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Internal mayhem led to demise of anarchist center

A Shop Divided

Internal mayhem led to demise of anarchist center

By Banks Albach

Like many political theories, anarchy might work better in coffeehouse conversations than in practice. Indeed, internal squabbling and a clash of philosophies led to the demise of a local anarchist center, according to one original member.

On July 5, after a meager four months in operation, the Anarchist Infoshop is being ejected from its space in Santa Cruz. The Infoshop has less than a month to find a new home.

The Infoshop, located at 509 Broadway, has been renting a small 12-by-15-foot space from the adjacent Resource Center for Nonviolence (RCNV), a nonprofit focusing on nonviolent protest and direct action. The center charged the anarchists $200 per month in rent.

With slogans such as “expect resistance, the future is unwritten? and “we are everywhere? posted on its walls, the Anarchist Infoshop attempted to foster an anti-authoritarian revolutionary presence in Santa Cruz. It has a lending library, books and zines for sale, Internet access and a shelf lined with local herbs for free tea.

Ideological differences, conflicting objectives and dominant personalities led to an early splintering in the collective, says one original member, leaving a handful of individuals running the Infoshop, none of whom appear on be lease.

Maya Ramneth, one of the original members who played a large part in launching the project but has since dropped out, says the main problem with the project was the different definitions of anarchism within the collective. She says its demise simply signifies the age-old battle that progressive and radical thinkers continually find themselves engaged in.

For such a project to work, Ramneth says, “It assumes a high level of individual maturity. I think it´s much easier for the right to say here is the dogma, here is the correct party line, everybody get on board. But if you´re focused on individual liberty, it´s much harder to get people to agree.?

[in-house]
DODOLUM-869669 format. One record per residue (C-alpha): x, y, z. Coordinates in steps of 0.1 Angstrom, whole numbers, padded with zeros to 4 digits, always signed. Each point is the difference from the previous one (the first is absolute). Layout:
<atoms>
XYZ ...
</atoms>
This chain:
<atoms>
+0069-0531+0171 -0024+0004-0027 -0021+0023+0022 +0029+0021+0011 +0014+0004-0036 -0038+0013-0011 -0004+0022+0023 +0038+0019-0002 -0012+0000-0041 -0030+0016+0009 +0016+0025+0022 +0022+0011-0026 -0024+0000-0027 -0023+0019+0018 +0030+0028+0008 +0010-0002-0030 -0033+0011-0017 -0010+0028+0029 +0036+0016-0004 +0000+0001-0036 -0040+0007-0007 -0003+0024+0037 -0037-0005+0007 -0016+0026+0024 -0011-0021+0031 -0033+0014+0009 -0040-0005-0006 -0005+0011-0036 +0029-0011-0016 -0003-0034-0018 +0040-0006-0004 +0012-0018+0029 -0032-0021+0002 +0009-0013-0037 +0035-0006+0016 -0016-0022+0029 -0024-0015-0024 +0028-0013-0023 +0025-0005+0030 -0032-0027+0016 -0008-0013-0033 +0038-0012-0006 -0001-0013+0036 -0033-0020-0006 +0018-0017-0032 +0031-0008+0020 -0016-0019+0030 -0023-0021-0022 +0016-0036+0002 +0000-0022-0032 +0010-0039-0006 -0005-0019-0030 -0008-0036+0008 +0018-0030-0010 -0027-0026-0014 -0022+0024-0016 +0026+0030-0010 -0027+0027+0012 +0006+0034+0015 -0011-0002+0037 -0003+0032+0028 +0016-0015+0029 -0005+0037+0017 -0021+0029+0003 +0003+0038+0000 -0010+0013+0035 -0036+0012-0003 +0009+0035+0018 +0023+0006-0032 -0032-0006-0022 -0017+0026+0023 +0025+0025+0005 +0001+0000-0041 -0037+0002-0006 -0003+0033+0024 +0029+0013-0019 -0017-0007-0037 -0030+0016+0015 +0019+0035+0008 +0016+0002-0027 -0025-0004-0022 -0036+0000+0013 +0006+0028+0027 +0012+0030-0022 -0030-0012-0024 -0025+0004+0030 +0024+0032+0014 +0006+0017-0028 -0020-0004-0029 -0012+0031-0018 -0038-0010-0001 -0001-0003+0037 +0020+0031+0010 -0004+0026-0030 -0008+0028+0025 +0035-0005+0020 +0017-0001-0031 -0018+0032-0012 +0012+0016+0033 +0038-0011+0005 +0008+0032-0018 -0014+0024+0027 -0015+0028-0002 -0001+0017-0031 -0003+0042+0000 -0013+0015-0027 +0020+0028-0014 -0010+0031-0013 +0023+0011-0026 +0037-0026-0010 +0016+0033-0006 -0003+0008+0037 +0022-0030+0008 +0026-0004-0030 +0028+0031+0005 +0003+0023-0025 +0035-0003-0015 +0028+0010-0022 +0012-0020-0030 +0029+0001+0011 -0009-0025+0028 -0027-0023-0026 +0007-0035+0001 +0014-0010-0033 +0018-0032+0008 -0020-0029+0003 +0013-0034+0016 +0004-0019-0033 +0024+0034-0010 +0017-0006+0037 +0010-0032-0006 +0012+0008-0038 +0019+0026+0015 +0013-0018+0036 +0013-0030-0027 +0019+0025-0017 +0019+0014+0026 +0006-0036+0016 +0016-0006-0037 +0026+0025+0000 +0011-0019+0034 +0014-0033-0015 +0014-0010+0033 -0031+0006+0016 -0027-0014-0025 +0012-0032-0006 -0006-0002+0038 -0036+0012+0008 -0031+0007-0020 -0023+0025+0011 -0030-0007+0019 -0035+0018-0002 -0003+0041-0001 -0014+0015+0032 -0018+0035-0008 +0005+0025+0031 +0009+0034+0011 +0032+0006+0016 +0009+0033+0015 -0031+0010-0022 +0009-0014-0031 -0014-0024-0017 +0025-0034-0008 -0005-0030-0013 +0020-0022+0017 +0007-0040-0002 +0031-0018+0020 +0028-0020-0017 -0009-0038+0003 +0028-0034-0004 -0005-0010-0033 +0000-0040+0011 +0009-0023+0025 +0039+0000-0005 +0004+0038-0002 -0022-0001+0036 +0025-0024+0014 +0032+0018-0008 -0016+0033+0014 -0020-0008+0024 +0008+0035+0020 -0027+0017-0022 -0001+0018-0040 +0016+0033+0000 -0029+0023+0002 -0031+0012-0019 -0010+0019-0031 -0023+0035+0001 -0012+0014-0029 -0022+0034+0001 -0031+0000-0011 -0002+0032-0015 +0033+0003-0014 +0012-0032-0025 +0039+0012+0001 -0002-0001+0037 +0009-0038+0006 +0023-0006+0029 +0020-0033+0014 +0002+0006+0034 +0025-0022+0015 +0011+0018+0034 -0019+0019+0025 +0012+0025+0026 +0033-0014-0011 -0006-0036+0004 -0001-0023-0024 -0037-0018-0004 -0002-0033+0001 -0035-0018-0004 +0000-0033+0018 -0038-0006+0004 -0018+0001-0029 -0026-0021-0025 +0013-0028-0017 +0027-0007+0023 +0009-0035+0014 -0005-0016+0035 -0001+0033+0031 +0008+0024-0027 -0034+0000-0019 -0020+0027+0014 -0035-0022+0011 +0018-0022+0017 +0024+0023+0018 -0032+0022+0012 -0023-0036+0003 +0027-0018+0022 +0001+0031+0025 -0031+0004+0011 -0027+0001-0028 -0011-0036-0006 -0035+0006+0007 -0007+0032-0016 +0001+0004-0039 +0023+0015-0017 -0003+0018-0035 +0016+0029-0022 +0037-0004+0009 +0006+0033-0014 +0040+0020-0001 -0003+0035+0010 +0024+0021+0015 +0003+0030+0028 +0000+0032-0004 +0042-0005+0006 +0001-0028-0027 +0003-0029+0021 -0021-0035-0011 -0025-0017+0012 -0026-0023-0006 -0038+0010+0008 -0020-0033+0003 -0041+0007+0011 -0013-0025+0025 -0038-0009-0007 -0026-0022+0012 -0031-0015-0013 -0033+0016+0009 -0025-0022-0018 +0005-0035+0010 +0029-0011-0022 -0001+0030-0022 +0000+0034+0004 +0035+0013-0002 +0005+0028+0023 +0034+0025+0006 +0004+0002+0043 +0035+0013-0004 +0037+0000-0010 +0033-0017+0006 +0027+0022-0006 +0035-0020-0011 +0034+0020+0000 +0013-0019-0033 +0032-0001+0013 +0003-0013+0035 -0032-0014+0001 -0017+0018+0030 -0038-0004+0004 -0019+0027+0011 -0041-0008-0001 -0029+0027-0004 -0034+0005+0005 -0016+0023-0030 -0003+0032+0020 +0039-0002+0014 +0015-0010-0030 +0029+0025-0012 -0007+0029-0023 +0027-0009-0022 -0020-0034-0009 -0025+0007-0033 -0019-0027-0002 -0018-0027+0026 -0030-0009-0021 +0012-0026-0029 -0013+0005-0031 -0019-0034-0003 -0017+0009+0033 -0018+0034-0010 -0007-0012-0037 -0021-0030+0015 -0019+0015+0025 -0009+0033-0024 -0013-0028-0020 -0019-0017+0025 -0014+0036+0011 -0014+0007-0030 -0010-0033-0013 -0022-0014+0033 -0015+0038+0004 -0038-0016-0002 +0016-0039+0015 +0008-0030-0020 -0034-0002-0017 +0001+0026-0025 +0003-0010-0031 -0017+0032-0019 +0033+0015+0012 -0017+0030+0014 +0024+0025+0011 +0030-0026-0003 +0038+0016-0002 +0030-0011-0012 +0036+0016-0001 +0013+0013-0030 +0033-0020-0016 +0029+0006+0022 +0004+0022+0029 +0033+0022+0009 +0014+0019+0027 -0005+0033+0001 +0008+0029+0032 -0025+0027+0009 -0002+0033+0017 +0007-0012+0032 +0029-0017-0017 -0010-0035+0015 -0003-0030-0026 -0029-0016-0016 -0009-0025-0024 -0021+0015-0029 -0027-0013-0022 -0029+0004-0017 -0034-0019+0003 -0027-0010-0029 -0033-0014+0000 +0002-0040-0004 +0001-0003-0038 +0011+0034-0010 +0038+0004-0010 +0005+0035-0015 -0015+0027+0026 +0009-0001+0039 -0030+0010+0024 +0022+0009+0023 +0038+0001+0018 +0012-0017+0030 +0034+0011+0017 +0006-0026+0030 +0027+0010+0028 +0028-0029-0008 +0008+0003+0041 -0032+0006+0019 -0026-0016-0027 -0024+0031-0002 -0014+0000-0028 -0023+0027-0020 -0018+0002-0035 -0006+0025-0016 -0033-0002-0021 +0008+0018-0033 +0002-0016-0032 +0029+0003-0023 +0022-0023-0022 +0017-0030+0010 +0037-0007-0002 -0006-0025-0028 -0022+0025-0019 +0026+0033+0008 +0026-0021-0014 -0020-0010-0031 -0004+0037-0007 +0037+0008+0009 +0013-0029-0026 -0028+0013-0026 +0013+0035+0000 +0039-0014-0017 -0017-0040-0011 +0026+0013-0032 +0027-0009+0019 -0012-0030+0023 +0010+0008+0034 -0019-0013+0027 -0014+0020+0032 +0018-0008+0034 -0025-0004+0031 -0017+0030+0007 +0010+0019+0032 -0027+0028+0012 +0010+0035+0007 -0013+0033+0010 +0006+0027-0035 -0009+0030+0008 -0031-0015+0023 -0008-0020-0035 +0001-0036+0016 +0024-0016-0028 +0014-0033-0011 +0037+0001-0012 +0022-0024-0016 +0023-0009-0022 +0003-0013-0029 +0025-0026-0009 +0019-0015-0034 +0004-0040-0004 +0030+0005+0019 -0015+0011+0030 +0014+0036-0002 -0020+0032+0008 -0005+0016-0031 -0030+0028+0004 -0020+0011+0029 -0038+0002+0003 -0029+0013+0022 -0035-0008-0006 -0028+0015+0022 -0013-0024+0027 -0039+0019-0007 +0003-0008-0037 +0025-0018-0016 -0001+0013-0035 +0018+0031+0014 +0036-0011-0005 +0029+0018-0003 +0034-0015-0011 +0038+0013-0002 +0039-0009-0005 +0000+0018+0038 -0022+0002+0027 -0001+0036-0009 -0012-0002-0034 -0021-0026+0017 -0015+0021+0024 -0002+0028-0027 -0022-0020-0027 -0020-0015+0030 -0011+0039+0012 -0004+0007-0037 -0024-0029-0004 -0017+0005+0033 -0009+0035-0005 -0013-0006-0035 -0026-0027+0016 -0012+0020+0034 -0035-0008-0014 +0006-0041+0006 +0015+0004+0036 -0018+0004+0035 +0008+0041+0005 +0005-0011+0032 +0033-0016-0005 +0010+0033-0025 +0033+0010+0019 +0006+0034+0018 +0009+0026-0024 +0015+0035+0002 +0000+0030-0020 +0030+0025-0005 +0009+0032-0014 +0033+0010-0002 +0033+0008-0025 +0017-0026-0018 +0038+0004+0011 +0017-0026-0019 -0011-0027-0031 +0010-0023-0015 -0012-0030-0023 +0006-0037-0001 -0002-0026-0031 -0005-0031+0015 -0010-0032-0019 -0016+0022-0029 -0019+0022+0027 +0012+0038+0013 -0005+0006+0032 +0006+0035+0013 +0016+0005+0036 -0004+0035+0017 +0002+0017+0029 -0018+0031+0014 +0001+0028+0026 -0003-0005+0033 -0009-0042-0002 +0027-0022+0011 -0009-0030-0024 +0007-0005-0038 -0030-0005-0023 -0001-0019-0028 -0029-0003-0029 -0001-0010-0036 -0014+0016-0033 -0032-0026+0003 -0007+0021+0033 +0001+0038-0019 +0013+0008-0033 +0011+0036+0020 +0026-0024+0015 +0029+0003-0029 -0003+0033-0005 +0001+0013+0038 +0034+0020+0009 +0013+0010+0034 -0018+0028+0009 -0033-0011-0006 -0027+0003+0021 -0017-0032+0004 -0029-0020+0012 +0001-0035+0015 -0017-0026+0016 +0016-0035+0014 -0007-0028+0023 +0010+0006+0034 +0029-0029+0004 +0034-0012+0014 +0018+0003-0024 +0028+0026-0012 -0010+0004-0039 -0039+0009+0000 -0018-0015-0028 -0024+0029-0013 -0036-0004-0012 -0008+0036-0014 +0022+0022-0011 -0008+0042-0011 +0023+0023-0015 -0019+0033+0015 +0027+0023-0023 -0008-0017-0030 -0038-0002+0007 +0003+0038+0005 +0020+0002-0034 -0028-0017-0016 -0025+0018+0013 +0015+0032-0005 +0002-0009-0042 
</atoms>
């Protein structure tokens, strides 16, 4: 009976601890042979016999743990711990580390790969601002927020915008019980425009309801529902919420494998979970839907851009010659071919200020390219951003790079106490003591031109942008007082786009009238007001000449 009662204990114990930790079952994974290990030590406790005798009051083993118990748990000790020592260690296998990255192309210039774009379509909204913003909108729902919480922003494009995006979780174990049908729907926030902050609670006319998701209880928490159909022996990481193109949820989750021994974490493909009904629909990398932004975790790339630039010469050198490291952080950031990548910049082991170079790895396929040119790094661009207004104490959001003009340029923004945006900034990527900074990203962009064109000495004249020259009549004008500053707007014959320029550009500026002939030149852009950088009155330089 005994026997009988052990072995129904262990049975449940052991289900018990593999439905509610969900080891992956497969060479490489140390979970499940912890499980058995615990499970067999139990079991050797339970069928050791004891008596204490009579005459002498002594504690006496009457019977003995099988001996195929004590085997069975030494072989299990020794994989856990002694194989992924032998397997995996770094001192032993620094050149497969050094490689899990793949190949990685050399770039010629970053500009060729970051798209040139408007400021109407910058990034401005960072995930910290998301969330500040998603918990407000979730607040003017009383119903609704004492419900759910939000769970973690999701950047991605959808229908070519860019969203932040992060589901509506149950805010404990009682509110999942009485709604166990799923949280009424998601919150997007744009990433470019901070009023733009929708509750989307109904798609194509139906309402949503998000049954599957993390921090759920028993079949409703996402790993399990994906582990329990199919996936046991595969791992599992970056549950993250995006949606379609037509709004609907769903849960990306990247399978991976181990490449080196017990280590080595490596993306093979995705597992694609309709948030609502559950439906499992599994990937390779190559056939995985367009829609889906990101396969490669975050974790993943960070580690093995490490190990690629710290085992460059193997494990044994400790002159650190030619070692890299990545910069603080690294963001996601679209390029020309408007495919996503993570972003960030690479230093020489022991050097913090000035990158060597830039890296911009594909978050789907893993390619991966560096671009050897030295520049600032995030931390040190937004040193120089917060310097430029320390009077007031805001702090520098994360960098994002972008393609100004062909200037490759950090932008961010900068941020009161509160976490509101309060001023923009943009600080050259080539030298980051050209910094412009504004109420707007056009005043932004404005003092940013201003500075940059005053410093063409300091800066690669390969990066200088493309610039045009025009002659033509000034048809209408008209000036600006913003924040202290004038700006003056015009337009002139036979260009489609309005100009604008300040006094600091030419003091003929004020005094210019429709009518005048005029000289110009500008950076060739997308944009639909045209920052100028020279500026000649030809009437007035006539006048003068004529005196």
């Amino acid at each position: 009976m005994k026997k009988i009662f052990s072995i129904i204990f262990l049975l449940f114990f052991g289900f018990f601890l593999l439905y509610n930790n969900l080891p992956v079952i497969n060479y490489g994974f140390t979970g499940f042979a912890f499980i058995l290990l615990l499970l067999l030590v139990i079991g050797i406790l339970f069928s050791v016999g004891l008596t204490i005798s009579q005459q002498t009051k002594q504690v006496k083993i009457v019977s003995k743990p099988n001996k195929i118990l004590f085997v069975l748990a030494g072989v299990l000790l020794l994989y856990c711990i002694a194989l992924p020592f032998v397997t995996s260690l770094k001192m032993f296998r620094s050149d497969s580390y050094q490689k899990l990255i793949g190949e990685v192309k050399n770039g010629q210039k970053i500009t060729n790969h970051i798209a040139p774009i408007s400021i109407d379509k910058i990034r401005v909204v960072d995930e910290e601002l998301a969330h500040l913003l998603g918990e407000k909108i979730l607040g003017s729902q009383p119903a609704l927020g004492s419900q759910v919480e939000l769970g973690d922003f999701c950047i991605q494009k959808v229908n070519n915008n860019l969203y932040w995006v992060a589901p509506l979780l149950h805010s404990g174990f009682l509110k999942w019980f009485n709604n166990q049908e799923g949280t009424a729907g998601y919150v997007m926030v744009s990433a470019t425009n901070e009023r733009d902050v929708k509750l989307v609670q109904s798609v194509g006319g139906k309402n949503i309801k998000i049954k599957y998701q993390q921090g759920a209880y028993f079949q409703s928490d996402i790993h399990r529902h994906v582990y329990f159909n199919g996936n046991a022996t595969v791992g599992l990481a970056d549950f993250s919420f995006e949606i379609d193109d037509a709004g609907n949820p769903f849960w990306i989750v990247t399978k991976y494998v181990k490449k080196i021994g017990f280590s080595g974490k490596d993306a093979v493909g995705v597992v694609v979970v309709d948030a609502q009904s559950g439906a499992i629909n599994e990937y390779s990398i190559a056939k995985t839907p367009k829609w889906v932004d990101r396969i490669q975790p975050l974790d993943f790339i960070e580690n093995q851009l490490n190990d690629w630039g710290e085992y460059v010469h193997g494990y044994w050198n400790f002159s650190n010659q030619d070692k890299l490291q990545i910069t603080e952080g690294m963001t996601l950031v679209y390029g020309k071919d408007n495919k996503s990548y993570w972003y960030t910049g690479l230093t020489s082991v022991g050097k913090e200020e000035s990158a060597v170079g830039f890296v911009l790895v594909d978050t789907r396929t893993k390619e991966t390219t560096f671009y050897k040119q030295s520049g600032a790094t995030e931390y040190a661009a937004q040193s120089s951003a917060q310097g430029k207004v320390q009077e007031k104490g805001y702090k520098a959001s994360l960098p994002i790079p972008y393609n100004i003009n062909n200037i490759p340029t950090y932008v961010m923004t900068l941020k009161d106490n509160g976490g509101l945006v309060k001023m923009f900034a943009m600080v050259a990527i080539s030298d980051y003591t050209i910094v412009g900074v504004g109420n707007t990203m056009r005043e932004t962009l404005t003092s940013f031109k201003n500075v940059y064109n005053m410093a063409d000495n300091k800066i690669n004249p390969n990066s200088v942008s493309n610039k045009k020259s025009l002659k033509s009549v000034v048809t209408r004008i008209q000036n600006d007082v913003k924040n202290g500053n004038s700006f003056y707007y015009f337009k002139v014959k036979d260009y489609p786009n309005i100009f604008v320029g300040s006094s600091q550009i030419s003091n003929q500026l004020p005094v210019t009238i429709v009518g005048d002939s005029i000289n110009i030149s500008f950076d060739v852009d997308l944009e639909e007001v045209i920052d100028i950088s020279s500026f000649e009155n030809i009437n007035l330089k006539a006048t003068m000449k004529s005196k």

According to Ramneth, the problems started almost immediately and from within the collective itself. The original plan, she says, was to create a “convergence of ideological factions? focused not only on anarchist thought, but on projects involving the environment, prison solidarity, social justice, race and gender issues, and the peace movement.

After a few meetings at the collective, says Ramneth, the plan hit obstacles when a small faction of anarchists began to dominate the dialogue and disregard diverse viewpoints. Out of the original 20 or so members, there are only about six left, most of whom identify with the strain of green anarchism, an ideology that takes a stand “against civilization as a whole,? says Ramneth.

“One by one, people became alienated and factions dropped out,? she says. “There was a weird unspoken hierarchy about whose words carried more weight. …The people that are left might get stereotyped as to what the whole movement is about.?

The remaining members of the collective see it differently. In their opinion the project was not broad in scope, but specifically oriented around one thing: anarchism. Before it all started “the call out was for an Anarchist Infoshop,? says one remaining member, “and then there were debates over whether we should even call it anarchist. A lot of people left because they didn´t want to be associated with anarchism.?

The remaining members agree that alienation during the meetings was a possibility, but only because “direct communication? among 30 people with different ideas can easily result in “a lot of misunderstandings,? they say.

Bob Fitch of the Resource Center for Nonviolence, who served the 30-day notice, declined to comment on specific complaints or problems involving the anarchists, but he did cite an overall inability “to comply with the contract? as the main reason for the action.

“These are small, shared rental spaces,? he says. “It was never intended for a community drop-in.?

According to an unsigned press release from the Anarchist Infoshop, the resource center and its tenants did not engage in any communication with the Infoshop regarding their concerns. However, a remaining member recalls one neighbor, who only uses the property occasionally, as yelling at the anarchists for being “smelly? and not wearing any shoes.

Fitch says the situation was never about politics. “In other words, we didn´t disagree with them politically,? he says. “It´s about compliance with the contract. … It´s too bad, it´s a great little bookshop.

“It´s a sad thing,? he continues. “These people need a place they can pursue their project. Unfortunately, this is not the appropriate site for [it]. We sincerely hope they find that site.?


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